Review and road test of the Audi Q7
The behemoth Audi Q7 SUV has been replaced by a car that's smaller on the outside but, Audi claims, bigger on the inside. It's also way lighter. Jonathan Crouch takes a look.
Ten Second Review of the Audi Q7
The Audi Q7 used to be a bit of a whale, but the latest version loses the blubber, delivers some pin-sharp engines, yet somehow manages to offer more space inside. It's a car that now works smarter rather than harder and is right back into contention.
The launch of the original Audi Q7 back in 2006 was one of those moments that remains etched in the memory. When we first clapped eyes on the thing, it was like a friend showing you a spectacularly ungainly baby. "Well, he's certainly a bonny lad. What a bruiser," you felt like saying. Let's just say the Q7 wasn't about to win many beauty contests. We ran one for a while and grew to respect its build quality, practicality and ruggedness, but weren't so keen on the 4.2-litre V8's prodigious fuel thirst.
In replacing the Q7, Audi have gone somewhere few manufacturers dare to go. They've made the car quite radically smaller. More than a foot has been lopped off the length of the Q7 and it's also a bit narrower and lower to boot. That seems a bit of a strange action in a sector where sheer presence counts for a great deal, but in doing so, Audi has also subjected the Q7 to the most radical weight loss plan we've seen in a production car.
Ever wondered why there was no S or RS version of the first generation Q7? Because it would have been like trying to turbocharge a continental plate. The thing was so big and lumbering that encouraging drivers to make it go faster would have been a recipe for disaster. The latest car doesn't go down that road either, but with all that weight excised from the chassis, it's a far nimbler thing. That tells in Audi's engine selection too. Most customers choose one of the efficient turbocharged 3.0-litre TDI units, these developing either 218 or 272PS. The alternative is an etron plug-in hybrid version that mates an electric motor with a petrol TFSI V6. Or a flagship SQ7 model that uses a 4.0-litre V8 TDI diesel.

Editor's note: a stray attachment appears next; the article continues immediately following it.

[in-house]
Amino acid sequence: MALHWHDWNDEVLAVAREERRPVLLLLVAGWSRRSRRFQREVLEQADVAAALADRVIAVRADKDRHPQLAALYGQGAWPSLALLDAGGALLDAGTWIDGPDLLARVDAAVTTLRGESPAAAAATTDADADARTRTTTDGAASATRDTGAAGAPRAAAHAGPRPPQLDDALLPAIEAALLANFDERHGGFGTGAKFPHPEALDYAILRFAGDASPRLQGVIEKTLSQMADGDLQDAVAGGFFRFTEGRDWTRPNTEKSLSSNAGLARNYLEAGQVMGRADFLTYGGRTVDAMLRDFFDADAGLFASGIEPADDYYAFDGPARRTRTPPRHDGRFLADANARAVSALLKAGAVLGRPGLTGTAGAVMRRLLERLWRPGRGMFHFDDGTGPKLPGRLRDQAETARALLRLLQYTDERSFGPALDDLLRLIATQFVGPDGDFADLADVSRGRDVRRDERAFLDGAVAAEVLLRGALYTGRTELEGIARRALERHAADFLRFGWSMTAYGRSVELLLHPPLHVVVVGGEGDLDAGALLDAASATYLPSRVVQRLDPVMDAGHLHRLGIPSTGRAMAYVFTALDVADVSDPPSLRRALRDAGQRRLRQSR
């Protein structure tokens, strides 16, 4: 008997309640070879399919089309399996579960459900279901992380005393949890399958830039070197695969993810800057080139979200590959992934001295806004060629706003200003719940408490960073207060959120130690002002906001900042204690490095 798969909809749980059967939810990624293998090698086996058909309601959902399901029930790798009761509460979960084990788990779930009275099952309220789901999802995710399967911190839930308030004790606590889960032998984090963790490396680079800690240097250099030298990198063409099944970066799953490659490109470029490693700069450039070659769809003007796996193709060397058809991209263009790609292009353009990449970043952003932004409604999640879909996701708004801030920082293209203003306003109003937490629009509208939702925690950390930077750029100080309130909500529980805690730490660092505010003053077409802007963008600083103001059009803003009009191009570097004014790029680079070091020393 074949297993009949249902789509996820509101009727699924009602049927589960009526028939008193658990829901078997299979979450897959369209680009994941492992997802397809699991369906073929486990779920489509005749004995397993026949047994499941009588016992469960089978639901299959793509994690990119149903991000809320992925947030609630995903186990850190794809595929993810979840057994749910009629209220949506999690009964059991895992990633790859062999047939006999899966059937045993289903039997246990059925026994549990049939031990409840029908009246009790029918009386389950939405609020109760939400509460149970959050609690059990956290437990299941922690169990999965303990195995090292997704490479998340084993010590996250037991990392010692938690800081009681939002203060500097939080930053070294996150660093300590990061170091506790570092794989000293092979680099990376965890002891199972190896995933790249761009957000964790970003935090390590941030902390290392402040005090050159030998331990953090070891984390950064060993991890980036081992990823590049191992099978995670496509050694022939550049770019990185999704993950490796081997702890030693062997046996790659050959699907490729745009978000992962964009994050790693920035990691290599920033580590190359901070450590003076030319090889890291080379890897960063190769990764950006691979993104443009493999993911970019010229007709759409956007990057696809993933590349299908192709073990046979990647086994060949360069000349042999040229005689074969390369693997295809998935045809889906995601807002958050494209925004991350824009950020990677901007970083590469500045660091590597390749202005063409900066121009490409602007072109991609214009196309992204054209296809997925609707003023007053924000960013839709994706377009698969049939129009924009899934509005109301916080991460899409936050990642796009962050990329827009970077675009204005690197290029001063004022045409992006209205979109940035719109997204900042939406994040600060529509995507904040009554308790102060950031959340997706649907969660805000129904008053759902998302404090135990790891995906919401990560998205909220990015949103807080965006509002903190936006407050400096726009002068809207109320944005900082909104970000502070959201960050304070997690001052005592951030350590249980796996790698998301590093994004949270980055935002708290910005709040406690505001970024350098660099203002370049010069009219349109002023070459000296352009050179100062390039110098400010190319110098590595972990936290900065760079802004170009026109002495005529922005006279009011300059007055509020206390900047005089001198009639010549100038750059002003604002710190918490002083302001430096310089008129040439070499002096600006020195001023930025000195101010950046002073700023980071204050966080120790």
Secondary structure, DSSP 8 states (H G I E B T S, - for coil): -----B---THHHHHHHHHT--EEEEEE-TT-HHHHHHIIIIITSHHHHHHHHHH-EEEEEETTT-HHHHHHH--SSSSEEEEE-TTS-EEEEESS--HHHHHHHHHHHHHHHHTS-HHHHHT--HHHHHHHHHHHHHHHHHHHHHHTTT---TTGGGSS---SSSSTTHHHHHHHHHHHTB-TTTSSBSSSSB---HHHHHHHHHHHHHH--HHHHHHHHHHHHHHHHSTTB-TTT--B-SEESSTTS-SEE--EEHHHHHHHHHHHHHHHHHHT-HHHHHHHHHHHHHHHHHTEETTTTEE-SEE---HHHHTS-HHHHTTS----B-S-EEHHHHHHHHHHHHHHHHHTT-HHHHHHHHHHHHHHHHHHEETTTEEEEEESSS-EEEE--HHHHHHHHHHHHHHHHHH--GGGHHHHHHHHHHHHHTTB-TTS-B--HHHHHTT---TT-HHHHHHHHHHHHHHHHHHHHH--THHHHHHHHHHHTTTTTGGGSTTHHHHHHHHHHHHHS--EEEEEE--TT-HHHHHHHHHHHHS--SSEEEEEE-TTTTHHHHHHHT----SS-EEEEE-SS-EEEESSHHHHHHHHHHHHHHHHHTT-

The 3.0 TDI diesel's going to be the one getting the most play with UK buyers and it's a good 'un. Most choose the 272PS variant which has almost 600Nm of torque, which gives this Q7 enough about it to be able to mix it with the class best. In fact, 6.3 seconds to 62mph wouldn't be bad for a hot hatch. The Q7 rides on a steel springs as standard, although buyers can opt for air suspension. Another interesting option is a rear wheel steer function. At lower speeds, it counter steers the rear wheels for better manoeuvrability, while at higher speeds it steers them by up to five degrees in the same direction as the fronts to improve handling agility. All very Porsche 911 Turbo.
Design and Build
If you didn't have the two cars parked side by side, you'd probably never guess that the latest Q7 is so much smaller. The styling theme is evolutionary, although the car seems to sit lower on its springs, almost like a beefed up Audi super-estate than a typical SUV, an impression compounded by the aggressively raked windscreen. The chassis on which the Q7 sits will also form the basis for forthcoming Porsche Cayenne and Volkswagen Touareg variants, with proposed Lamborghini and Bentley SUVs also using a version. An increased reliance on aluminium has shed weight, with 100kg coming out of the suspension, 71kg out of the body and a massive 24kg from the doors alone.